Keeping traffic flowing to your WordPress site after a big restructuring
Any website which is around for more than a couple of years will probably go through some kind of restructuring – perhaps as part of getting a new theme, or reorganising and refining content for clarity and usability.
Often this sort of process involves changes to the urls (“permalinks”) used to access individual posts and pages. When this happens it’s really important to make sure that old links still work.
Firstly it’s a pretty bad experience if someone bookmarks a specific post, or lands on your site through a link from an external site, only to be greeted with “page not found”.
Secondly, it’s not going to help your Google ranking much if lots of incoming links and long-standing pages suddenly disappear. The content of your site might be basically the same, but if all the urls are different then as far as Google is concerned it might as well all be totally new content.
Luckily, WordPress is pretty forgiving…
WordPress is designed in such a way that it will do its best to let you change the urls of posts and pages fairly freely. Posts and pages are handled slightly differently:
By default the urls of posts look something like
http://www.mysite.co.uk/?p=23, but many WordPress users chose to use a prettier url format which includes the name of the post, for example:
http://www.mysite.co.uk/2015/01/29/my-awesome-post/. The url format of posts can be changed through the Settings > Permalinks menu.
The last part of the url in that example is referred to as the ‘slug’ and is created from the title of the post when it’s first saved. The slug doesn’t change if the post’s title is later updated, but can be edited through the “permalink” section below the post title on the edit screen.
Rule 1: Editing Post slugs doesn’t break old links
If you edit the post slug, WordPress will magically remember the history and redirect old links to the new url. For example:
If we start with a page called
and then change the slug so that the url of the post is now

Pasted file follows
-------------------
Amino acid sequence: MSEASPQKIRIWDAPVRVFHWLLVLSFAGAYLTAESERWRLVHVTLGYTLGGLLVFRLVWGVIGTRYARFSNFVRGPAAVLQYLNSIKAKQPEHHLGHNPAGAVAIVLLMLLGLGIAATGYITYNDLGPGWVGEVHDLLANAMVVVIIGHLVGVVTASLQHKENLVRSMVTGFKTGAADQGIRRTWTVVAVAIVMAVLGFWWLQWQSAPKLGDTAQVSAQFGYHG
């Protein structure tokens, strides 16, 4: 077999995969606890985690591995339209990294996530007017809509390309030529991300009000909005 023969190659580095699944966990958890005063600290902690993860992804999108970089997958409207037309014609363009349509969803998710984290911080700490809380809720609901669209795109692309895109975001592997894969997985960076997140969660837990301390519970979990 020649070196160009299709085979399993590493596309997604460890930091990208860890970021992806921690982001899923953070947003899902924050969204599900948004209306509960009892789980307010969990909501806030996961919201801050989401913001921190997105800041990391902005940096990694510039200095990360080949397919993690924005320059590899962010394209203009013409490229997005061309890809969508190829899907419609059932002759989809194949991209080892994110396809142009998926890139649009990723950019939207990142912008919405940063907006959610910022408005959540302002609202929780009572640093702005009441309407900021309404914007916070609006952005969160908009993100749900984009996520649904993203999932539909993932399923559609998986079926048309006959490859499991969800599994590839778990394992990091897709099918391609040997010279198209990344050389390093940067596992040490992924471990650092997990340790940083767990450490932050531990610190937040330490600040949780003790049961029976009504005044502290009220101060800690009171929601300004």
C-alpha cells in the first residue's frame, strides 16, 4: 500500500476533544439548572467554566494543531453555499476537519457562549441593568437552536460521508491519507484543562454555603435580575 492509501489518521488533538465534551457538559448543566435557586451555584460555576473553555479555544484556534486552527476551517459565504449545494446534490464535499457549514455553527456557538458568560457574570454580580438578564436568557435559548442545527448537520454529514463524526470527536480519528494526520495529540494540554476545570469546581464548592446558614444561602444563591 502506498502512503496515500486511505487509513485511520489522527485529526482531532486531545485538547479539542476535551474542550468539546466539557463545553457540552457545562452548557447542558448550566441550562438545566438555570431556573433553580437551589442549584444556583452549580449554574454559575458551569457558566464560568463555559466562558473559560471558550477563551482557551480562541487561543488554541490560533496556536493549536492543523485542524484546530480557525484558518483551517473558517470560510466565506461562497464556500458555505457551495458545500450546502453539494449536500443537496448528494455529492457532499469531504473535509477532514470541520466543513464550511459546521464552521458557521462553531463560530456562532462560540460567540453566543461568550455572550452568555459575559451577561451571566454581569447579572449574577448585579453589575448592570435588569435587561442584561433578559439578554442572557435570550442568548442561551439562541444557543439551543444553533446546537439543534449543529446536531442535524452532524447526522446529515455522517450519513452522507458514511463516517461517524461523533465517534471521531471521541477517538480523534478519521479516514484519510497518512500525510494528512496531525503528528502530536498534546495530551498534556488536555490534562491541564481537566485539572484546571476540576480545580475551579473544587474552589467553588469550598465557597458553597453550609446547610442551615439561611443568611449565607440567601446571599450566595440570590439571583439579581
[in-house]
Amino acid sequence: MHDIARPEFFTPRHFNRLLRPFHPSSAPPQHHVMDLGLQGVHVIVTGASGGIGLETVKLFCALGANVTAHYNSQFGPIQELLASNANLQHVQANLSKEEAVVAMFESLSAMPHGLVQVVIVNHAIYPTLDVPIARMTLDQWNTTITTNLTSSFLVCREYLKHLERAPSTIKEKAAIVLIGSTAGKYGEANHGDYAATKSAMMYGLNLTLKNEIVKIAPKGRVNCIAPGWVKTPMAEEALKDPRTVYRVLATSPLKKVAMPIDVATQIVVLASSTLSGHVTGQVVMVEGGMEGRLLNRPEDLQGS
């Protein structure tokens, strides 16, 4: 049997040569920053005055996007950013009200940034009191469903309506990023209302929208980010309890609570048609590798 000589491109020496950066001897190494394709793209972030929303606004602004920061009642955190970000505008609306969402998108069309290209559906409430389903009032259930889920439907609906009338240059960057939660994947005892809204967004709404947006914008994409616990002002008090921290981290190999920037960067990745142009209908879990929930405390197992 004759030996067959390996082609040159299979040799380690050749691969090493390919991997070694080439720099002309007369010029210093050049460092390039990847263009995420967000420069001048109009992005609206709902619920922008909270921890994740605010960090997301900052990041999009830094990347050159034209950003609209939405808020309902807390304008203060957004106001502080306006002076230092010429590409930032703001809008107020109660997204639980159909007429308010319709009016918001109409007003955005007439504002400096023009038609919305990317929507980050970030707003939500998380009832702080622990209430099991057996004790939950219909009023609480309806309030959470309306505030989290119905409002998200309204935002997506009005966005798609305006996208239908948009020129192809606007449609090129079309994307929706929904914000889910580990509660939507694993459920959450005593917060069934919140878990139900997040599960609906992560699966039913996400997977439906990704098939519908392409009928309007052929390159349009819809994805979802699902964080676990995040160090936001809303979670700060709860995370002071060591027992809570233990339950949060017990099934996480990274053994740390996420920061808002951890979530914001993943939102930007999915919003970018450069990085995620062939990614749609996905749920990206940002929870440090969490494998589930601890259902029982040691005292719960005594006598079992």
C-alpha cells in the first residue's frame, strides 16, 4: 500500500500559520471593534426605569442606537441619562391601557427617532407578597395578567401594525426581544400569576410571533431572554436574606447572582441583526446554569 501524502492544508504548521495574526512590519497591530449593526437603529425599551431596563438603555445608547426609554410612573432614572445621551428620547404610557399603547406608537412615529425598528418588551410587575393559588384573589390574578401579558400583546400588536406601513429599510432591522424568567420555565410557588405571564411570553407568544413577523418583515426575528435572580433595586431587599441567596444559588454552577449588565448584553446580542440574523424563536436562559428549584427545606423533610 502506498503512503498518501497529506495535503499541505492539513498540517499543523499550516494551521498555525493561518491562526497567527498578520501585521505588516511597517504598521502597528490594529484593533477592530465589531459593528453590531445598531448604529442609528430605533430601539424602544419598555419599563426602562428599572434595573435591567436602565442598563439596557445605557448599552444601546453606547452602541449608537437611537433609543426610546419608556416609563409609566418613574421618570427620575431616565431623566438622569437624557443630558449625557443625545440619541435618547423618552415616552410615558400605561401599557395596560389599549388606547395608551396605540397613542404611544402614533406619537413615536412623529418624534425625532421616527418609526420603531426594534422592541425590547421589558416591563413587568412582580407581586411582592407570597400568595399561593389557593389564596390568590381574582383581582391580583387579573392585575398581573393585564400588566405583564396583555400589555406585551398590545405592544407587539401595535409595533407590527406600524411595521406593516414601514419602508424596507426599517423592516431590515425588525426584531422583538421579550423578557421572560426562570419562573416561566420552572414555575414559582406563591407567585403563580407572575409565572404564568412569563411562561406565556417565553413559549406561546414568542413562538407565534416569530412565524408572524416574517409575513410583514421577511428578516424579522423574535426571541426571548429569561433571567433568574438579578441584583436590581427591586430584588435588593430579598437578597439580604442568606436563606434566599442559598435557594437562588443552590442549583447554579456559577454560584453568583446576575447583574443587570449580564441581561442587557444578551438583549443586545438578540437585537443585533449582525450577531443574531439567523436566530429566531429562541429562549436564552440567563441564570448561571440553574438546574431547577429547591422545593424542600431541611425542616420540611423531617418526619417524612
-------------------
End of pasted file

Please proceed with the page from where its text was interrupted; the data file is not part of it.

then both links will work. You can even change the slug several times without breaking any old links.
Rule 2: Editing Post url structure (the permalinks) doesn’t break old links
Similarly if you change the permalink structure from
http://www.mysite.co.uk/my-post/ then both links will still work.
Rule 3: Changing both the permalink structure and the slug will break old links
It looks like WordPress can’t handle this:
http://www.mysite.co.uk/2015/01/29/my-post/ won’t automatically redirect to
Page slugs are set and edited in the same way as post slugs. The url structure of pages can be changed by making one page the “parent” of another.
Rule 4: Editing the parent/child relationships of pages doesn’t break old links.
If we start with a page called
and then restructure our site – we make ‘cars’ a child of ‘products’ so the url becomes:
then WordPress can easily redirect old links to the new page.
Rule 5: Editing the slugs of pages will break old links
However, if this gets changed to something like:
then WordPress has no way of associating the old link with the new page, and users of the old link will get a ‘404 – not found’ page.
So what do I do if I need to change my urls?
There are often good reasons for changing your page or post urls in a way which breaks old links. Fortunately it’s easy to make sure that users can continue to get the right content on your site.
The first thing to do before making any edits is to take note of some of the affected page or post urls – that way you can confirm whether or not they still work after you make your changes.
You can then use a plugin to manually redirect pages. There are a number of these on the directory (the Redirection plugin is popular). You simply tell the plugin for example:
And you’re done!
A more technical approach
If you have direct access to your servers and you’re happy messing about with them then it might be best to implement these redirects outside of WordPress altogether.
The best place to do redirects is in your web cache if you’re using one (eg Varnish), so the redirect happens before it even hits your web server. Failing that, putting the redirects in your web server configuration files will keep your WordPress installation blissfully unaware that any redirections are happening.
These approaches work best if setting up the redirects is an infrequent task – for example if you have a large set of redirects which need to be applied only once as part of restructuring your site.
A final thought
Editing the slug of a page feels like a small act and a quick way to make a link nicer, but it breaks any links which were previously pointing at that page. Even if you update fix your internal links, any links pointing to that page from other sites will no longer work. This is a common mistake which catches people out.
The main thing to remember is that you don’t have control over how people are getting to content on your site: if a page is publicly viewable, you should always consider the possibility that someone has copied the url and linked directly to that page.